“Though Christ does not expressly state whether he intends this gift [of miracles] to be temporary or to remain perpetually in the Church, yet it is more probable that miracles were promised only for a time, in order to give luster to the gospel while it was new or in a state of obscurity.” (Source: John Calvin, Commentary on the Synoptic Gospels, III:389.)
John Owen (1616–1683)
Gifts which in their own nature exceed the whole power of all our faculties, that dispensation of the Spirit is long since ceased and where it is now pretended unto by any, it may justly be suspected as an enthusiastic delusion. (Source: John Owen, Works, IV:518.)
Thomas Watson (1620–1686)
“Sure, there is as much need of ordination now as in Christ’s time and in the time of the apostles, there being then extraordinary gifts in the church which are now ceased.” (Source: Thomas Watson, The Beatitudes, 140.)
Matthew Henry (1662–1714)
“What these gifts were is at large told us in the body of the chapter [1 Corinthians 12]; namely, extraordinary offices and powers, bestowed on ministers and Christians in the first ages, for conviction of unbelievers, and propagation of the gospel.” (Source: Matthew Henry, Complete Commentary, in reference to 1 Corinthians 12.)
“The gift of tongues was one new product of the Spirit of prophecy and given for a particular reason, that, the Jewish pale being taken down, all nations might be brought into the church. These and other gifts of prophecy, being a sign, have long since ceased and been laid aside, and we have no encouragement to expect the revival of them; but, on the contrary, are directed to call the scriptures the more sure word of prophecy, more sure than voices from heaven; and to them we are directed to take heed, to search them, and to hold them fast, 2 Peter 1:29.” (Source: Matthew Henry, Preface to Vol. IV of his Exposition of OT & NT, vii.)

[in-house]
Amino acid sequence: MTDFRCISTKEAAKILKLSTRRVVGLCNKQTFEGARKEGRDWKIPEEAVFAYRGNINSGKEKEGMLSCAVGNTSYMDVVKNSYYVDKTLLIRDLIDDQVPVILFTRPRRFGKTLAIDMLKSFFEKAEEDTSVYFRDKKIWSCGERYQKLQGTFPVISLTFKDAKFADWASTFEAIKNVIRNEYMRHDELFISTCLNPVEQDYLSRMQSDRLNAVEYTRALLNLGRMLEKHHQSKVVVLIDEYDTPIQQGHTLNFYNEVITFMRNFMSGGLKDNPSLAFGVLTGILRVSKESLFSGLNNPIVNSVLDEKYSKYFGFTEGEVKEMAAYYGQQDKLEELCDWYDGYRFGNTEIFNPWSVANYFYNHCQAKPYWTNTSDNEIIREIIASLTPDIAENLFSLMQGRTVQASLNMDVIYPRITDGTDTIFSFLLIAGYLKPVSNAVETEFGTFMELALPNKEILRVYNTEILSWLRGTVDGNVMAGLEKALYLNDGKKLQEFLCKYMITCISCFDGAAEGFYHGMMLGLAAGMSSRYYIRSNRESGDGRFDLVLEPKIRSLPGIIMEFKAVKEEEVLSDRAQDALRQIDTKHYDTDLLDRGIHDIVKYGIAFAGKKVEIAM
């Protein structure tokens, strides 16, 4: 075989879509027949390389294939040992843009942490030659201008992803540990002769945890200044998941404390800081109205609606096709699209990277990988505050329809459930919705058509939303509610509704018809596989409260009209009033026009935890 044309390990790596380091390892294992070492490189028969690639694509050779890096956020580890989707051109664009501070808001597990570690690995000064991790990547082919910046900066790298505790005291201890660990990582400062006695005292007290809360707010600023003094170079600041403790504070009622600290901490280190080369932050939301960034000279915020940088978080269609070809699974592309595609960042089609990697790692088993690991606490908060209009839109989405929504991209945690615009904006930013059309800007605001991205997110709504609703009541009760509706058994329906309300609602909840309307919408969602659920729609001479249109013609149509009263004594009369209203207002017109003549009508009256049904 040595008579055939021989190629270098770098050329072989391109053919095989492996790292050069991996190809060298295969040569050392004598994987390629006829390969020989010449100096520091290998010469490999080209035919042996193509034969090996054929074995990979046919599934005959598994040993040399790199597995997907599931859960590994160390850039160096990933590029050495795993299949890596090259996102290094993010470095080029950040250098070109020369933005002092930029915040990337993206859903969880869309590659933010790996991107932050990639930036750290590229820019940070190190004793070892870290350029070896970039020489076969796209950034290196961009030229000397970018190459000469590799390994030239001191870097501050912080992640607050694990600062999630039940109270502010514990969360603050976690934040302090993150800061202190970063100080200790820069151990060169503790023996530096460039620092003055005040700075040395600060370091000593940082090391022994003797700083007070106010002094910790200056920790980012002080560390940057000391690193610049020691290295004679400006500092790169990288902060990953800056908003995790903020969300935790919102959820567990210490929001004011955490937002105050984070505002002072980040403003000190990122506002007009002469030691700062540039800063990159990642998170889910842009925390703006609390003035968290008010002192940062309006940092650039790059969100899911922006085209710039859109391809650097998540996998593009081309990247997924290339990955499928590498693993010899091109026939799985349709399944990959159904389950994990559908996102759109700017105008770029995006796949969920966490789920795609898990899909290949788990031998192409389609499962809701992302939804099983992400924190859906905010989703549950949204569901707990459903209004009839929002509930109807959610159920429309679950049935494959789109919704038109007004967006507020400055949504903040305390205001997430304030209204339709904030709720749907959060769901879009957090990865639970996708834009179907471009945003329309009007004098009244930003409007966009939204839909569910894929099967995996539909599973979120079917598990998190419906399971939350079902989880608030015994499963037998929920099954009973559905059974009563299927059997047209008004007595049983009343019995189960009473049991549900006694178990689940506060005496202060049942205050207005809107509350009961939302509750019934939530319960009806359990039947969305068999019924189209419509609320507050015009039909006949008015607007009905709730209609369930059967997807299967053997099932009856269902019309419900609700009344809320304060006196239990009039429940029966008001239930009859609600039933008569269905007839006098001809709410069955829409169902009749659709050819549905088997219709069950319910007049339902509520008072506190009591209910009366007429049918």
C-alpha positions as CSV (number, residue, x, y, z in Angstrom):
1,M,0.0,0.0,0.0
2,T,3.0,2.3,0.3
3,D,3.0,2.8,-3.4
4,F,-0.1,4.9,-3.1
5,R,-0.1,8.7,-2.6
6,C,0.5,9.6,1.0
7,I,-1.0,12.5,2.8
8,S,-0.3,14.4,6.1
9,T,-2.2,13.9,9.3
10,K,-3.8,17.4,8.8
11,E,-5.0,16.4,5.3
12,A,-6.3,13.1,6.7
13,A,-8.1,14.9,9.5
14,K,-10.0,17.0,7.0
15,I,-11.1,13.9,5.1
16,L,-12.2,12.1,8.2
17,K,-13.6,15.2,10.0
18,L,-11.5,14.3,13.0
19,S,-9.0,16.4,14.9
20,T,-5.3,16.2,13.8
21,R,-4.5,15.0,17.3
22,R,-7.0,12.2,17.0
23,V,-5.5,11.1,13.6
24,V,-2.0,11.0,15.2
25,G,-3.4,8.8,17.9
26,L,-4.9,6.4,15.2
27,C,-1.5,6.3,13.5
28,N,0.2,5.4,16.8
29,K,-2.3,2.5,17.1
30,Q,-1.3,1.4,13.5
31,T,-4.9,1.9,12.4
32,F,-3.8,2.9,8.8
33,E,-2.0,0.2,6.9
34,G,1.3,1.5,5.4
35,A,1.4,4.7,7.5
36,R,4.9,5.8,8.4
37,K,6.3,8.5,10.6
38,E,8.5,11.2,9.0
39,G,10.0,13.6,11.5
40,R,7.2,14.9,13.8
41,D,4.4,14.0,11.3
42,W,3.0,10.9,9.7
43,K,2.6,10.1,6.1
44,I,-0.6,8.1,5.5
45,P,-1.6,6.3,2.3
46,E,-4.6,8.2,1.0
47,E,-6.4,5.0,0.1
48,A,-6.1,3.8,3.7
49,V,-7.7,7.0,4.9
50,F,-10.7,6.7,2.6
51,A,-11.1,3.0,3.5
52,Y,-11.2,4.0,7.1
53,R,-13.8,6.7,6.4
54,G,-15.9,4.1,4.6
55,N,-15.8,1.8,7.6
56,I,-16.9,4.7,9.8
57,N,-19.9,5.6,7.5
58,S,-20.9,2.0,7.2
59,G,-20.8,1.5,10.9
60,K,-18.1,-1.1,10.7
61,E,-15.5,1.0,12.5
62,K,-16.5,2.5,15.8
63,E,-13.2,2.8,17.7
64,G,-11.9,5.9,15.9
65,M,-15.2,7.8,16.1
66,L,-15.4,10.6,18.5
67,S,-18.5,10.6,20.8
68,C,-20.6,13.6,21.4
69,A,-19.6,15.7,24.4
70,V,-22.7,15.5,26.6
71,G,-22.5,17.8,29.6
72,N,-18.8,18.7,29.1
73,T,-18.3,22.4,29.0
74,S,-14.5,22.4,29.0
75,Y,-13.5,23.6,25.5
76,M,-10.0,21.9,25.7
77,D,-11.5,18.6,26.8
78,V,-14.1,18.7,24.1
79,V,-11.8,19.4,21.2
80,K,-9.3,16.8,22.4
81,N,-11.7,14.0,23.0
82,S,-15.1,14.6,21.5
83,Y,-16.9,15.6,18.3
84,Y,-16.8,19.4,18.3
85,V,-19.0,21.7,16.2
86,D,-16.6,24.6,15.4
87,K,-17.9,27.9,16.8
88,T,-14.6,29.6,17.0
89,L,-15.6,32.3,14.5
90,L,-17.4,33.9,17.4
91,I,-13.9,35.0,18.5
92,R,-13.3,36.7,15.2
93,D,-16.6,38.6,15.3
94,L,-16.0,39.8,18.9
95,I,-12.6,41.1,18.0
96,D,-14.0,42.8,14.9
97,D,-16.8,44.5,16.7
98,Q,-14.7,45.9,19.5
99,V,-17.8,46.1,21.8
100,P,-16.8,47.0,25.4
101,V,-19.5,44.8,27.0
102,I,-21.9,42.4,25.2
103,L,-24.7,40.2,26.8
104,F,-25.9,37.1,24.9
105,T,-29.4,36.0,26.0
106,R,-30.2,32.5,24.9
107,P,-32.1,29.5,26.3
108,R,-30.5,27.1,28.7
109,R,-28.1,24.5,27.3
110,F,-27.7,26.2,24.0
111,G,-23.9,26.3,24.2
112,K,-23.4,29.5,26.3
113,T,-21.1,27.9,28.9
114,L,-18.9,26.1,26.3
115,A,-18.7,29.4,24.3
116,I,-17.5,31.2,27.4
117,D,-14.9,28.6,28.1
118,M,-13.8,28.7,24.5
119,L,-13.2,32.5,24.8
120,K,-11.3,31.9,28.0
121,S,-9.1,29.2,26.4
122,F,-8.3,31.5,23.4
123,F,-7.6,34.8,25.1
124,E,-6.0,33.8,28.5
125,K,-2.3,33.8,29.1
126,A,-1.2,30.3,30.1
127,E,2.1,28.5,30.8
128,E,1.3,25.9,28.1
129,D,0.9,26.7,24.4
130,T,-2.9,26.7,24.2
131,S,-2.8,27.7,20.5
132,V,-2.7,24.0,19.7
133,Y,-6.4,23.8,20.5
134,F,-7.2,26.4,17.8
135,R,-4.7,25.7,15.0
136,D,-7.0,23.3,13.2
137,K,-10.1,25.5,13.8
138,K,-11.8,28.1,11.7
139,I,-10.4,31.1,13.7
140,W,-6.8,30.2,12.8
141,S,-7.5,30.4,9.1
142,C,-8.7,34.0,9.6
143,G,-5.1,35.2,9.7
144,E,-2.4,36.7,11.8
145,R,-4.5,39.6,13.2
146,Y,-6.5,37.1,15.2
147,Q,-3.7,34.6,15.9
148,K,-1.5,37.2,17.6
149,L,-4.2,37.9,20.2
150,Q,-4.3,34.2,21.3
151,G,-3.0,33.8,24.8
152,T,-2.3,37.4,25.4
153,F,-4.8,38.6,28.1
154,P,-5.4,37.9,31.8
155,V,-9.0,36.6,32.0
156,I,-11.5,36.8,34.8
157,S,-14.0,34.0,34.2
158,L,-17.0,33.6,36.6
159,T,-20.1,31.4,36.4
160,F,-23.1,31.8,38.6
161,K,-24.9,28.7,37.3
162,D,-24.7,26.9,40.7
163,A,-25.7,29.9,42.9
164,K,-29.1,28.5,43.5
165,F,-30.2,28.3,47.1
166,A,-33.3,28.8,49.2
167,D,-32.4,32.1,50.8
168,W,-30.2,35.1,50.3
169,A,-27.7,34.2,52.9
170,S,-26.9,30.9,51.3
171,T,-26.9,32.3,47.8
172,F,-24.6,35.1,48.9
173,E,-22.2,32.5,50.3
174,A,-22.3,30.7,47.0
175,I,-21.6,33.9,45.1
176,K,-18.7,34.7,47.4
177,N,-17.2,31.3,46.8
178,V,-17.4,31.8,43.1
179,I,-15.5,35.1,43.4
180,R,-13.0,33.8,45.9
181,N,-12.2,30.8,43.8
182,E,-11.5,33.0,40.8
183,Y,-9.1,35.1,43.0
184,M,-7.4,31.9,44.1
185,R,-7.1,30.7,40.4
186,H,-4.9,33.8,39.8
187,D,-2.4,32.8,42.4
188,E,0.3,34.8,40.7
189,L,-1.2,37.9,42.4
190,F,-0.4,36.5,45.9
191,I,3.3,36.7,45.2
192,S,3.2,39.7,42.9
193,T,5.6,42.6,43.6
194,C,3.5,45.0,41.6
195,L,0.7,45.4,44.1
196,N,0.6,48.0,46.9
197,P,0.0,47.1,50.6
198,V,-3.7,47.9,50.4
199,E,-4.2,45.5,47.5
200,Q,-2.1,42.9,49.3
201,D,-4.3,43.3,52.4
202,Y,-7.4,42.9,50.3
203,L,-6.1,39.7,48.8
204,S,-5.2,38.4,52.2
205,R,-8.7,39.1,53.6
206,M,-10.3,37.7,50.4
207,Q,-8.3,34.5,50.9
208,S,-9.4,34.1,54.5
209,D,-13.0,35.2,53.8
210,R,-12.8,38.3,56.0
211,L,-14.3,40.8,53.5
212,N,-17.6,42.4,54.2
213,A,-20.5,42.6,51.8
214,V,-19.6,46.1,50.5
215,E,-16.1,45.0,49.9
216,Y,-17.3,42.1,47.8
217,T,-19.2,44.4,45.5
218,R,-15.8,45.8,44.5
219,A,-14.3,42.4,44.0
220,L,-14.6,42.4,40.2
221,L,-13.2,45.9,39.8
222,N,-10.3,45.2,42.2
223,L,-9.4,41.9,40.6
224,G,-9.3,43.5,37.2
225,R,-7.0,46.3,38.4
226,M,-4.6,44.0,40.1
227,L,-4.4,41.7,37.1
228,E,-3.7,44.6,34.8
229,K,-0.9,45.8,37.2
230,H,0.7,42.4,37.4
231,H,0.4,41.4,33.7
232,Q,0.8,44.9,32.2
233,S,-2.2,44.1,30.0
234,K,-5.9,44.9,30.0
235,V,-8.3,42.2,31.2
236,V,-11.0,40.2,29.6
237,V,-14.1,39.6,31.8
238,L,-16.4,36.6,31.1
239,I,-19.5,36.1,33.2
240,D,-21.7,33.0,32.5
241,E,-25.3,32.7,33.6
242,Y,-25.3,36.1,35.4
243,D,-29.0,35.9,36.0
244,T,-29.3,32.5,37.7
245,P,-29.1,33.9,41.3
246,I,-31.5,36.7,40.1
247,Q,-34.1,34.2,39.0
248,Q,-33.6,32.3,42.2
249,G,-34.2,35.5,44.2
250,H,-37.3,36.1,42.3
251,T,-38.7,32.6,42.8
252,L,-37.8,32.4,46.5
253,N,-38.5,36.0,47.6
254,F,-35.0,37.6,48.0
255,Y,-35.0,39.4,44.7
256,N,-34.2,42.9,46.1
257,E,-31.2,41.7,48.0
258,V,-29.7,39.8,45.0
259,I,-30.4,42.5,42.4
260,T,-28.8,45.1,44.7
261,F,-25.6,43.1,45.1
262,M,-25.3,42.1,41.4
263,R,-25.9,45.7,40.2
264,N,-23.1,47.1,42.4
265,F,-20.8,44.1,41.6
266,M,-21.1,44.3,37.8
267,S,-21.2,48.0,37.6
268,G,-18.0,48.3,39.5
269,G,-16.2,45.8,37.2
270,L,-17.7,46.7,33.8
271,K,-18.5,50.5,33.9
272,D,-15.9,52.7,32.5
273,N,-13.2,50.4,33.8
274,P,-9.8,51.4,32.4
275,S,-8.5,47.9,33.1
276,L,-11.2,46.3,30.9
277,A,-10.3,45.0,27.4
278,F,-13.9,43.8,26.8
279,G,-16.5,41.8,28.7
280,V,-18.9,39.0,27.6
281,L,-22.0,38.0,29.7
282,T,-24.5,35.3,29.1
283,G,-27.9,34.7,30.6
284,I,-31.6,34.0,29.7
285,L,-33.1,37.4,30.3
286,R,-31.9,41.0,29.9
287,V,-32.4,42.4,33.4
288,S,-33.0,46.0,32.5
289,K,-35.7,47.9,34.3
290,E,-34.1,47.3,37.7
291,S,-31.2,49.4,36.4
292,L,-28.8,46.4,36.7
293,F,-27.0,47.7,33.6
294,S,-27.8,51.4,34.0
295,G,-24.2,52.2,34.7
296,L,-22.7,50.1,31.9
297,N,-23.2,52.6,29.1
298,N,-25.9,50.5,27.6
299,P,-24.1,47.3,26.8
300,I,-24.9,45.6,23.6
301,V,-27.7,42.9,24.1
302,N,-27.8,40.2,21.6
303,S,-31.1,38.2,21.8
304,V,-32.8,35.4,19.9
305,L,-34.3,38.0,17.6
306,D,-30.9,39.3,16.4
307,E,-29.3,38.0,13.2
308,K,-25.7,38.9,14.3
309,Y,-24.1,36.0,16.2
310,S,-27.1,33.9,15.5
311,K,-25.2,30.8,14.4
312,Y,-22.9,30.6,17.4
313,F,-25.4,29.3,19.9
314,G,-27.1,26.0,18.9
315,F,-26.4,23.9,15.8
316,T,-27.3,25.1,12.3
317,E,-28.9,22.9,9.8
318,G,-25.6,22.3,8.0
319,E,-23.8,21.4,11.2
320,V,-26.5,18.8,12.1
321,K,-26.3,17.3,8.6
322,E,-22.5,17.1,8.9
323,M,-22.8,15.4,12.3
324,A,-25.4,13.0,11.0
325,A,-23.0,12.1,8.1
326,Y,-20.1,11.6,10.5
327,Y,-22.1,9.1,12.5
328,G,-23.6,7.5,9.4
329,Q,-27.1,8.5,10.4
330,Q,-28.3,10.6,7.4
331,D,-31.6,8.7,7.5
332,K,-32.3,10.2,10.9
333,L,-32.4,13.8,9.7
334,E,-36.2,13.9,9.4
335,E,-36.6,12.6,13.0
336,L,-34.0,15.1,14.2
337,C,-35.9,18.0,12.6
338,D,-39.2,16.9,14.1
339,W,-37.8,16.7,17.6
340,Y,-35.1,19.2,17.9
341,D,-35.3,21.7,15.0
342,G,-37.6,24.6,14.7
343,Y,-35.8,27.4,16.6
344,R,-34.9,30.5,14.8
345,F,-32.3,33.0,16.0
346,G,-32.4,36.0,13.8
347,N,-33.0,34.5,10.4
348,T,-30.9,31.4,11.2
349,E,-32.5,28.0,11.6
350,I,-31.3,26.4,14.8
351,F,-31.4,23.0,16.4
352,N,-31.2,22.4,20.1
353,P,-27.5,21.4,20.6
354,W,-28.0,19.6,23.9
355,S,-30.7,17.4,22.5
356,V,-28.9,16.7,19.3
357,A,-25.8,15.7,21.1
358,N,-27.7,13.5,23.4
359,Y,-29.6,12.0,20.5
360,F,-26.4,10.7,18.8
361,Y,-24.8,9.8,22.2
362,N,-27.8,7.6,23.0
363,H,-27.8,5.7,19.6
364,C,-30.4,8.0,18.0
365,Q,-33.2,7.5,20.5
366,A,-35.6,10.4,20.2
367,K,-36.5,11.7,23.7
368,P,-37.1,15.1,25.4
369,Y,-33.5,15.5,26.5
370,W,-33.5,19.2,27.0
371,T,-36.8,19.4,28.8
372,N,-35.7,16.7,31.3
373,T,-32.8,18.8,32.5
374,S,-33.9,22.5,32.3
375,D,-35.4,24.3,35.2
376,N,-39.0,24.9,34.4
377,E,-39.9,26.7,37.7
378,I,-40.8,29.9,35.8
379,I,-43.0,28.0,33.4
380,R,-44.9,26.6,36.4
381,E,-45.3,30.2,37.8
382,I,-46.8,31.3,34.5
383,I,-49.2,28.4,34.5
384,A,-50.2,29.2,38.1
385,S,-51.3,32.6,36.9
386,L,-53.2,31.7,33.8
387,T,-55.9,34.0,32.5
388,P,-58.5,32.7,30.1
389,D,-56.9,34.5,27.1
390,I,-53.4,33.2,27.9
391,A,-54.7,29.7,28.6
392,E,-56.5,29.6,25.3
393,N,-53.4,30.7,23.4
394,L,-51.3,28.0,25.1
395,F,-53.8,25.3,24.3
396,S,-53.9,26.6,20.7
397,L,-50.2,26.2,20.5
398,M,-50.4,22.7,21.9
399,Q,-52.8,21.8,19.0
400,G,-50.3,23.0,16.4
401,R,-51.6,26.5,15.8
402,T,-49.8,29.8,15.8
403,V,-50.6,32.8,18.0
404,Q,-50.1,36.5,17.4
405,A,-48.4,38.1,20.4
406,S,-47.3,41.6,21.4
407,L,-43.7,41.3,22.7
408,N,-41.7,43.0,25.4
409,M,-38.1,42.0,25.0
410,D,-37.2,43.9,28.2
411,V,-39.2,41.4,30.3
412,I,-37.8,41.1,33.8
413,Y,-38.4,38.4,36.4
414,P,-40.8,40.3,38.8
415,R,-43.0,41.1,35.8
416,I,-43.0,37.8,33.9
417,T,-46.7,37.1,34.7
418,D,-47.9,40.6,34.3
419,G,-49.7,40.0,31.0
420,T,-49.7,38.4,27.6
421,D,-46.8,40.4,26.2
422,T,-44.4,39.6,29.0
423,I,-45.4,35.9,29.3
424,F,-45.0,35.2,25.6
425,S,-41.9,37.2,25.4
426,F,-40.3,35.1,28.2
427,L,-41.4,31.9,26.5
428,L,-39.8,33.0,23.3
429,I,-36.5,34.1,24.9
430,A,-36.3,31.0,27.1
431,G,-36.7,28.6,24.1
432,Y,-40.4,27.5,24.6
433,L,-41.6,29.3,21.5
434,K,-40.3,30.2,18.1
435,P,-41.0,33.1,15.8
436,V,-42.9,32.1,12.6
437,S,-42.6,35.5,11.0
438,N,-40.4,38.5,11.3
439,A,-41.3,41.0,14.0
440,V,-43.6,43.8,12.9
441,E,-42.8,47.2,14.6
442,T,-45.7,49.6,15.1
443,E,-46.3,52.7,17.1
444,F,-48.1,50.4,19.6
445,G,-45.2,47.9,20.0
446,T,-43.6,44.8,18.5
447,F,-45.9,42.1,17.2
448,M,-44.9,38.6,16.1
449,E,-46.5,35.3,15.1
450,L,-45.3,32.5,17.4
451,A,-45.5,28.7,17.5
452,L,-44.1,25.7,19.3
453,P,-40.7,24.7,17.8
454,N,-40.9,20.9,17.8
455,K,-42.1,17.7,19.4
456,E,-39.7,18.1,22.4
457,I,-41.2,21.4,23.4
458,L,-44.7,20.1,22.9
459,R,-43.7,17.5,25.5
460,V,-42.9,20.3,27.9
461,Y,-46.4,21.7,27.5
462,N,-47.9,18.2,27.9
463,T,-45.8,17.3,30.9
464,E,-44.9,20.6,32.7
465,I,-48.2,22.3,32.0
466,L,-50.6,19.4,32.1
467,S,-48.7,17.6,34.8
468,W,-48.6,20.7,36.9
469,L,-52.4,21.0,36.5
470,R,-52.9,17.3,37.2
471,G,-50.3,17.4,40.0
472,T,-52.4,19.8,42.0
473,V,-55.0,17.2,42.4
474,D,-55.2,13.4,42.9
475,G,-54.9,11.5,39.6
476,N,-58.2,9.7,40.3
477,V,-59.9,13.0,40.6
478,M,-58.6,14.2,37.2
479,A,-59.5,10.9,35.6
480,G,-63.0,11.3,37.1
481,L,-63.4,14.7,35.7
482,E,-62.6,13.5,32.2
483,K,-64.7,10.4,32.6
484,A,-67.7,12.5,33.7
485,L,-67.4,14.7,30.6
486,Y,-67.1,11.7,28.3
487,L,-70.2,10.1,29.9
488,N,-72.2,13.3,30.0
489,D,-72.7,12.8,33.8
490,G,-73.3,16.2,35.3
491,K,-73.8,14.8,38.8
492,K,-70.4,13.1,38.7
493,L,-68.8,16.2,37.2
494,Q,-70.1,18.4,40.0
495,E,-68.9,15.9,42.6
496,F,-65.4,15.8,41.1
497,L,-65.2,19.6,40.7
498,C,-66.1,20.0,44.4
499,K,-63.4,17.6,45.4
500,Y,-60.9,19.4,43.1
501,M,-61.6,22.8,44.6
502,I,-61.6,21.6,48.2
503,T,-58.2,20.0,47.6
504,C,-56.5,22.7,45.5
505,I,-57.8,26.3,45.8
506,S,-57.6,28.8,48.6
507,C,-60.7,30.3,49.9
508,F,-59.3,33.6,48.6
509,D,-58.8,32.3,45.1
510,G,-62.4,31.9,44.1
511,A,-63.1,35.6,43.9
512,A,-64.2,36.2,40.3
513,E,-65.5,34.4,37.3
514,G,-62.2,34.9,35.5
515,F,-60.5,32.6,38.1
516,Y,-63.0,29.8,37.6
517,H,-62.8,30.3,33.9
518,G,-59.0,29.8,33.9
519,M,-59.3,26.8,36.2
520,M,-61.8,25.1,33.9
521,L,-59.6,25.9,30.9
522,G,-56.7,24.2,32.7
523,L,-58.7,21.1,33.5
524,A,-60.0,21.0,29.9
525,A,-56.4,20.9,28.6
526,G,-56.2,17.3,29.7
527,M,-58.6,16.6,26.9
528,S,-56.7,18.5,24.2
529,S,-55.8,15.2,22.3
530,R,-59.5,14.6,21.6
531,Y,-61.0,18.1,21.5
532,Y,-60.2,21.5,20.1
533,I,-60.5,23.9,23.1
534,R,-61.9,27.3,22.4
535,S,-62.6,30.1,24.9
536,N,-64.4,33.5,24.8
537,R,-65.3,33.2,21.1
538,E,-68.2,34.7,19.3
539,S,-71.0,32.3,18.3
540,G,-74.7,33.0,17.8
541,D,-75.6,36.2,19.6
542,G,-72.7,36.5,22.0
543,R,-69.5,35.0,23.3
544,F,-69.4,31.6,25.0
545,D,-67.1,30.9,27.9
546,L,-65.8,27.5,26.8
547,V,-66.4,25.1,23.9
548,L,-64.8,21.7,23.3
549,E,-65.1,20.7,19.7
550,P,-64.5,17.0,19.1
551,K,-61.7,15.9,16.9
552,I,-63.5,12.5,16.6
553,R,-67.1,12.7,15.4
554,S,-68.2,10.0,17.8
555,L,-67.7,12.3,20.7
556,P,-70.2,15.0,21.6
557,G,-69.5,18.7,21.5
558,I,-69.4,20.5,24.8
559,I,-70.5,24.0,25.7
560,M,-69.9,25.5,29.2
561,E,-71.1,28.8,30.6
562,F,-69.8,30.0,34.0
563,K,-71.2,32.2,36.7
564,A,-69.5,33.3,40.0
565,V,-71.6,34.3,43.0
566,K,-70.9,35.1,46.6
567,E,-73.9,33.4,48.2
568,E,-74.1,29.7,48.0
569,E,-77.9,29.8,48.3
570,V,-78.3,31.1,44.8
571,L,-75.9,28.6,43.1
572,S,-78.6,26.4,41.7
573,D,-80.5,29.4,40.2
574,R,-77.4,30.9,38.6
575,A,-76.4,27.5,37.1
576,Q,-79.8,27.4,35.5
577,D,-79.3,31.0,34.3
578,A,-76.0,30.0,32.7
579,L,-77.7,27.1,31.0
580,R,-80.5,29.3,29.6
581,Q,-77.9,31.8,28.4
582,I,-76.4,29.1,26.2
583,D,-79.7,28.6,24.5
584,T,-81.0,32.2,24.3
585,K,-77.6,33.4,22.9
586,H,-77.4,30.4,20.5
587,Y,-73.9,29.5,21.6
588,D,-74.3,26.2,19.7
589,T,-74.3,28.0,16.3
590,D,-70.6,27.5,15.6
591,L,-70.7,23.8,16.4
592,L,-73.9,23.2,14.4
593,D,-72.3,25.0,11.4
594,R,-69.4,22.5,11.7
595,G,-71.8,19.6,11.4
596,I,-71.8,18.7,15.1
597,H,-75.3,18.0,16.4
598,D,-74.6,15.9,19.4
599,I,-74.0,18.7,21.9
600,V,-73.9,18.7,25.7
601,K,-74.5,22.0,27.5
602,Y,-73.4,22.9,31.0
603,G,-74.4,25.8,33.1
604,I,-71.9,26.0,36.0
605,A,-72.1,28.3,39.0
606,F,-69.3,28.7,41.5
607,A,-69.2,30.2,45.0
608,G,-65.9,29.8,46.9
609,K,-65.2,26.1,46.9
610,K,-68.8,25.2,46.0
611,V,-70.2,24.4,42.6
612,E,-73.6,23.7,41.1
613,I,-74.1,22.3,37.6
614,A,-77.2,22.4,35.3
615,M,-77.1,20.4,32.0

Interestingly, John Wesley was in favor of the gifts continuing and had sympathies for Montanus. But he admitted that the gifts indeed ceased and gave his own opinion as to why this happened. I don’t agree with his reason why the gifts were withdrawn but here are a couple of quotes from him:
The grand reason why the miraculous gifts were so soon withdrawn was not only that faith and holiness were well-nigh lost, but that dry, formal, orthodox men began then to ridicule whatever gifts they had not themselves and to cry (Against) them all as evil madness.
The cause of their decline (In the early Church) was not, as has been supposed, because there is no more need for [the gifts of the Spirit], “(Or) because all the world had become Christian“. … The real cause was: the love of many, of almost all Christians so-called, was waxed cold; … The real cause why the extraordinary gifts of the Holy Spirit were no longer to be found in the Christian Church [was that] the Christians were turned heathen again, and had only a dead form left.”– (Ascension Feast of John and Charles Wesley, 1791 & 1788)
The overwhelming majority of testimony from Church History was that the existence of these gifts declined and then ceased. While I don’t agree with John Wesley as to the REASON why the gifts were so soon withdrawn like he said, it is most obvious these gifts were no longer around in the church right up to his day.
It is a waste of time to grasp at straws, trying to prove otherwise.